CONTEMPT OF COURT AND CRITICISM OF A COURT’S DECISION: WHERE MUST THE LINE BE DRAWN? PART 2 by Frederick Agaaya Adongo

In Part 1 of this article, I sought to establish the legal underpinnings of the offence of contempt of court and its justification. In Part 2, an attempt would be made to examine the right to freedom of expression in juxtaposition to criminal contempt of court.

The right to freedom of expression is one that has gained world-wide acceptance, and can properly be regarded now as a jus cogens norm if one were to speak of it in international law terms. As a matter of fact, numerous international agreements have espoused in great detail the right to freedom of expression and freedom of the media. A very stunning and remarkable example is Article 19 of the International Covenant on Civil and Political Rights (ICCPR) which provides partly as follows:

  1. Everyone shall have the right to hold opinions without interference.
  2. Everyone shall have the right to freedom of expression; this right shall include freedom to seek, receive and impart information and ideas of all kinds, regardless of frontiers, either orally, in writing or in print, in the form of art, or through any other media of his choice”. 

Regarding this right, the Supreme Court of Sri Lanka had a momentous occasion to shed more light on the right to freedom of expression in the case of Perera v. The Attorney General in the following language: “The Constitutional protection for speech and expression was fashioned to bring about political and social changes desired by the people. Freedom of speech and expression consists primarily not only in the liberty of the citizen to speak and write what he chooses, but in the liberty of the public to hear and read, what it needs. No one can doubt that if democracy is to work satisfactorily that the ordinary man and woman should feel that they have some share in Government”. 

In this light therefore, that breathtaking and arresting dictum of Amua-Sekyi JSC in the case of New Patriotic Party v. Ghana Broadcasting Corporation [1993-94] 2 GLR 354—393 gains a full-blown legal grandeur. In that case, Amua-Sekyi JSC perfectly underscored the right to proffer divergent opinions thus: “History abounds with examples where those in authority were so sure they were right that they regarded dissent as subversive. The Reformation was preceded by the burning of heretics, and followed by the persecution of papists. The temptation to ride roughshod over the opinions of others must be resisted; for it is only by the free flow of ideas and discussion that error is exposed, truth vindicated and liberty preserved”. 

In that same case, Francois JSC clearly enunciated that “the free exchange of views is necessary to give the electorate an opportunity to assess the performance of the government in power as against the potential of an opposition in the wilderness. It keeps a government on its toes and gives the neutral, apolitical citizen an opportunity to make up his mind either to consign the disenchanted noises he hears around, to mere rabid ranting that proceed from electoral defeat or give it the evocative distinction of demonstrating the quality that unfortunately missed the boat through bad electoral judgment, and therefore deserving of a second chance at the next ballot. In a truly democratic environment, this testing ground is a sine qua non to the survival of a free, pluralist society”. 

Although these remarks were made in respect of the executive, same can be adopted mutatis mutandis in the context of the criticism of judges. In fact, Lord Russell in the Gray case referred to in Part 1 of this article clearly indicated that “Judges and courts are alike open to criticism, and if reasonable argument or expostulation is offered against any judicial act as contrary to law or the public good, no court could or would treat that as contempt of court”. In view of that, we ought to realize that judges are human and are prone to error. When they make mistakes as regards any proposition of law, ordinary prudence requires that in the interest of our democratic dispensation, such a decision be met with the prodigious criticism that it deserves. This should be done with the sole view that subsequent courts may not be persuaded by decisions of courts which are legally and jurisprudentially leaking and unjustifiable and to further ensure that they are consigned to their proper place.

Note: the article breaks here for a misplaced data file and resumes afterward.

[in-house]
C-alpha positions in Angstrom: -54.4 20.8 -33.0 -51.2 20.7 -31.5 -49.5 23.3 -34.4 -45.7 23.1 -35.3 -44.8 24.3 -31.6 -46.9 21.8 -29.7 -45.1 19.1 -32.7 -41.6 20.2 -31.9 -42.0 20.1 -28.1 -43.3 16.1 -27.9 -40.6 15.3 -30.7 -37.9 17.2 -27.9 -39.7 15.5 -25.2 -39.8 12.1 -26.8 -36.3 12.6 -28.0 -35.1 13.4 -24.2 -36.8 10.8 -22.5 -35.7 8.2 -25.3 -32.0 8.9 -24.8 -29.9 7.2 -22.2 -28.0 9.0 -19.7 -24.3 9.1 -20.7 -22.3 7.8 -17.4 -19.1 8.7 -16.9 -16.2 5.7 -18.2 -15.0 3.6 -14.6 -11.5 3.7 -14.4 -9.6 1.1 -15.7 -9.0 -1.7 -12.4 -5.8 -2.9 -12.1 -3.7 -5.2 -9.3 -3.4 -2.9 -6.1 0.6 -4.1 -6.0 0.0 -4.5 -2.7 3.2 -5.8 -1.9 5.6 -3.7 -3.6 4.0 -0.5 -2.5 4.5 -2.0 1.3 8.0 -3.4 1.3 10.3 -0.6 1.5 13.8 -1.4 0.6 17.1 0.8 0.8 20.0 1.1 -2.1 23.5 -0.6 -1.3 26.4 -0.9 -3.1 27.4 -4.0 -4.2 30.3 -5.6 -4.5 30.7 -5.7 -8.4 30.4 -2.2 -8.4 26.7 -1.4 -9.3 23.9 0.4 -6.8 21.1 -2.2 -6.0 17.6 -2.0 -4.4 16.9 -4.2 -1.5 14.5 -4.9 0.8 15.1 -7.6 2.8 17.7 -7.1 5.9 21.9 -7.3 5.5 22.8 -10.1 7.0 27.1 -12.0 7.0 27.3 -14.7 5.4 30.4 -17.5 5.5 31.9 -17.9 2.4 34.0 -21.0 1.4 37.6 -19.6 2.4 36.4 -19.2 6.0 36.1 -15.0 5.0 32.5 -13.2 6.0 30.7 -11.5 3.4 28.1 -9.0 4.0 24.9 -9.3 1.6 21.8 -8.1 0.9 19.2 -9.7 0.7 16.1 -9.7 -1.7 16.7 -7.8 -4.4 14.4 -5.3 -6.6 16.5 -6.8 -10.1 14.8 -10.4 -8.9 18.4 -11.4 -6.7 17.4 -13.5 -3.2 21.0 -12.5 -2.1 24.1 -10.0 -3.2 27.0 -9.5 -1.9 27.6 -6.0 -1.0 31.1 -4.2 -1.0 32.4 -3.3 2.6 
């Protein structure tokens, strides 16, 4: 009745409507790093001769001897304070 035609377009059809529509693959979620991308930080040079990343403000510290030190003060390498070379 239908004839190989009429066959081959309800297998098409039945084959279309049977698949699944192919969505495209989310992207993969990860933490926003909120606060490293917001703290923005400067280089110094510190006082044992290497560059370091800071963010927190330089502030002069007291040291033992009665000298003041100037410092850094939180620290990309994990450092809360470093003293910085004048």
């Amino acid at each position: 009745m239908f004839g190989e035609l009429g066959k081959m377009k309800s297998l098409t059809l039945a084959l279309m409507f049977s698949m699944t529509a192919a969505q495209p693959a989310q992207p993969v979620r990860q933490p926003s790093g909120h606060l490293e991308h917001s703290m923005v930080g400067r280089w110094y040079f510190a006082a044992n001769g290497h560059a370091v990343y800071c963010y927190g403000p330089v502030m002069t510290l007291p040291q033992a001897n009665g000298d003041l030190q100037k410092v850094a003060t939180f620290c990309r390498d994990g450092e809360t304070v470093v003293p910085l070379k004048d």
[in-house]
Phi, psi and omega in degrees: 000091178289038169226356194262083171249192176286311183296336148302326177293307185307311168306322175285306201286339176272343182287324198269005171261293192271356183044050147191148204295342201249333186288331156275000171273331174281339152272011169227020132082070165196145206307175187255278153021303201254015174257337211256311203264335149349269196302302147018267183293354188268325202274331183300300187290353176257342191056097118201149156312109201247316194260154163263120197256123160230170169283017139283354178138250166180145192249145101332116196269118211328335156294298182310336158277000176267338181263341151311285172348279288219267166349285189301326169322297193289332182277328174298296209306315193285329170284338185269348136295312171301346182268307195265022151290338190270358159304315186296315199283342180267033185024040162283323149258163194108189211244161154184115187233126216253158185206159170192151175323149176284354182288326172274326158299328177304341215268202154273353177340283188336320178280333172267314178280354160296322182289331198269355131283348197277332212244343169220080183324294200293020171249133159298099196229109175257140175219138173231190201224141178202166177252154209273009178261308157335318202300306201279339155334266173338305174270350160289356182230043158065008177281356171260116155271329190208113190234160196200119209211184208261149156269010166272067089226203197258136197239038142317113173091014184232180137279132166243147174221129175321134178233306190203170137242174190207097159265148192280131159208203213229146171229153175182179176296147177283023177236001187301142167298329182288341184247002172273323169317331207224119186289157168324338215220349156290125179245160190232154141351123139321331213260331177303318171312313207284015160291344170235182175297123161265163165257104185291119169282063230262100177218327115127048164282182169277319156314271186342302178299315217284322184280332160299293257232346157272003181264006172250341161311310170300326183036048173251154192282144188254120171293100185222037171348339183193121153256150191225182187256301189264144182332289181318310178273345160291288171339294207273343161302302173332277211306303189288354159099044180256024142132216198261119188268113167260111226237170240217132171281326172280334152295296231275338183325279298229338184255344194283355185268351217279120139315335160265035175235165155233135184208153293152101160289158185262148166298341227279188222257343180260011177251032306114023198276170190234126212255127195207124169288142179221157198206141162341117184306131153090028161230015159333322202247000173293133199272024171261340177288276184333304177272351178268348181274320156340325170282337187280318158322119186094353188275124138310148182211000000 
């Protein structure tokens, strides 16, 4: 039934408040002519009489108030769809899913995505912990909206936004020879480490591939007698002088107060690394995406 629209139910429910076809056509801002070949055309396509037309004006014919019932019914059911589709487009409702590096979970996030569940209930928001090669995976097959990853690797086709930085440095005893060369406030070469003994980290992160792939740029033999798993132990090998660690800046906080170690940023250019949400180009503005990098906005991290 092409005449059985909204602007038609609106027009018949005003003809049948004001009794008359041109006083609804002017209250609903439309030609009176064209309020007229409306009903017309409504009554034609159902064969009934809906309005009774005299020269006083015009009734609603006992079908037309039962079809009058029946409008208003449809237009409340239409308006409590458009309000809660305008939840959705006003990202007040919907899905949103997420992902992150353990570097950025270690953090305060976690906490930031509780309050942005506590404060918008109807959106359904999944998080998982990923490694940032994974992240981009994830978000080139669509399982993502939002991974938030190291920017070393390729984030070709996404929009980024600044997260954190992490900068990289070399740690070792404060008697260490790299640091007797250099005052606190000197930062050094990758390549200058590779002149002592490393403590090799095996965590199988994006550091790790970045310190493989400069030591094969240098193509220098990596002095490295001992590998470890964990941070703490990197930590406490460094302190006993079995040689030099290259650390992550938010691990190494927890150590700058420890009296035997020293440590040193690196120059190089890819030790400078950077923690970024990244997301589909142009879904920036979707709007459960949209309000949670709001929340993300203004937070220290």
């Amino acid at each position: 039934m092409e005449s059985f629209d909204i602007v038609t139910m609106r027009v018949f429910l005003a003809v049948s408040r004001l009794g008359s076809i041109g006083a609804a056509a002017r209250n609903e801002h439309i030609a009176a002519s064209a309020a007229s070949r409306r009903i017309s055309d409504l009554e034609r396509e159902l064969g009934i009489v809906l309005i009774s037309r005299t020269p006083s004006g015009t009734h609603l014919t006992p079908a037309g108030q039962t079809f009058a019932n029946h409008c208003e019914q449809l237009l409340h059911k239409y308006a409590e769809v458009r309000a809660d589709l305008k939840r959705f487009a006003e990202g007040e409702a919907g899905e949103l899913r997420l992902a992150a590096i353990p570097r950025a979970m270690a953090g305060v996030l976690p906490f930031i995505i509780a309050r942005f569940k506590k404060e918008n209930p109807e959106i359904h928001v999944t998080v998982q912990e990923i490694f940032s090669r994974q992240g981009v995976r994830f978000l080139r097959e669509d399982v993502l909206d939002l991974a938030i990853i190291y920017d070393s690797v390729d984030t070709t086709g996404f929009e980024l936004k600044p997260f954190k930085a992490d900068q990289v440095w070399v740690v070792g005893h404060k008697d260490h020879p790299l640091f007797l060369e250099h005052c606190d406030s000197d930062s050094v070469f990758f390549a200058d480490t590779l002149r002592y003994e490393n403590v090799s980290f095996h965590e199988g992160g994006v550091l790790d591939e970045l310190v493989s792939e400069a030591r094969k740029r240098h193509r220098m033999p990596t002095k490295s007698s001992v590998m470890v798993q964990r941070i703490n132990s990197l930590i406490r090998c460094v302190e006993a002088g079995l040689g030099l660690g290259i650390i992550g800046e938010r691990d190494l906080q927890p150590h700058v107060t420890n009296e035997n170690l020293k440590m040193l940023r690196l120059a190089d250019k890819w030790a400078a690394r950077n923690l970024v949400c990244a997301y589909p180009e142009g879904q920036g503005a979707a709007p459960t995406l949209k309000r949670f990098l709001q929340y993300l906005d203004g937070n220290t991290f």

Hitherto, judges viewed criticism of courts with a skeptical eye. For instance, Wilmot J stated in R. v. Almon, (1765) 97 ER that “Criticism of judges excites in the minds of the people a general dissatisfaction with all judicial determinations, and indisposes their minds to obey them; and whenever men’s allegiances to the laws is so fundamentally shaken, it is the most fatal and most dangerous obstruction of justice, and, in my opinion, calls out for a more rapid and immediate redress than any other obstruction whatsoever…” This statement has perhaps outlived its usefulness in light of modern trends in favour of freedom of expression, certainly including criticism of the judiciary, as has already being noted above. It therefore cannot be made to stand in light of modern concepts such as the right to freedom of expression.

To this end, a cursory look at some decisions of the Canadian courts present a dazzling representation of the unbeatable progress made by the courts of that country in encapsulating in judicial terms the need for decisions of courts to be criticized. For instance, in the case of R. v. Koptyo (1987), 62 OR (2d) 449, the Canadian court trenchantly noted that “As a result of their importance the courts are bound to be the subject of comment and criticism. Not all will be sweetly reasoned. An unsuccessful litigant may well make comments after the decision is rendered that are not feliciously worded. Some criticism may be well founded, some suggestions for change worth adopting. But the courts are not fragile flowers that will wither in the hot heat of controversy…. The courts have functioned well and effectively in difficult times. They are well-regarded in the community because they merit respect. They need not fear criticism nor need to sustain unnecessary barriers to complaints about their operations or decisions.”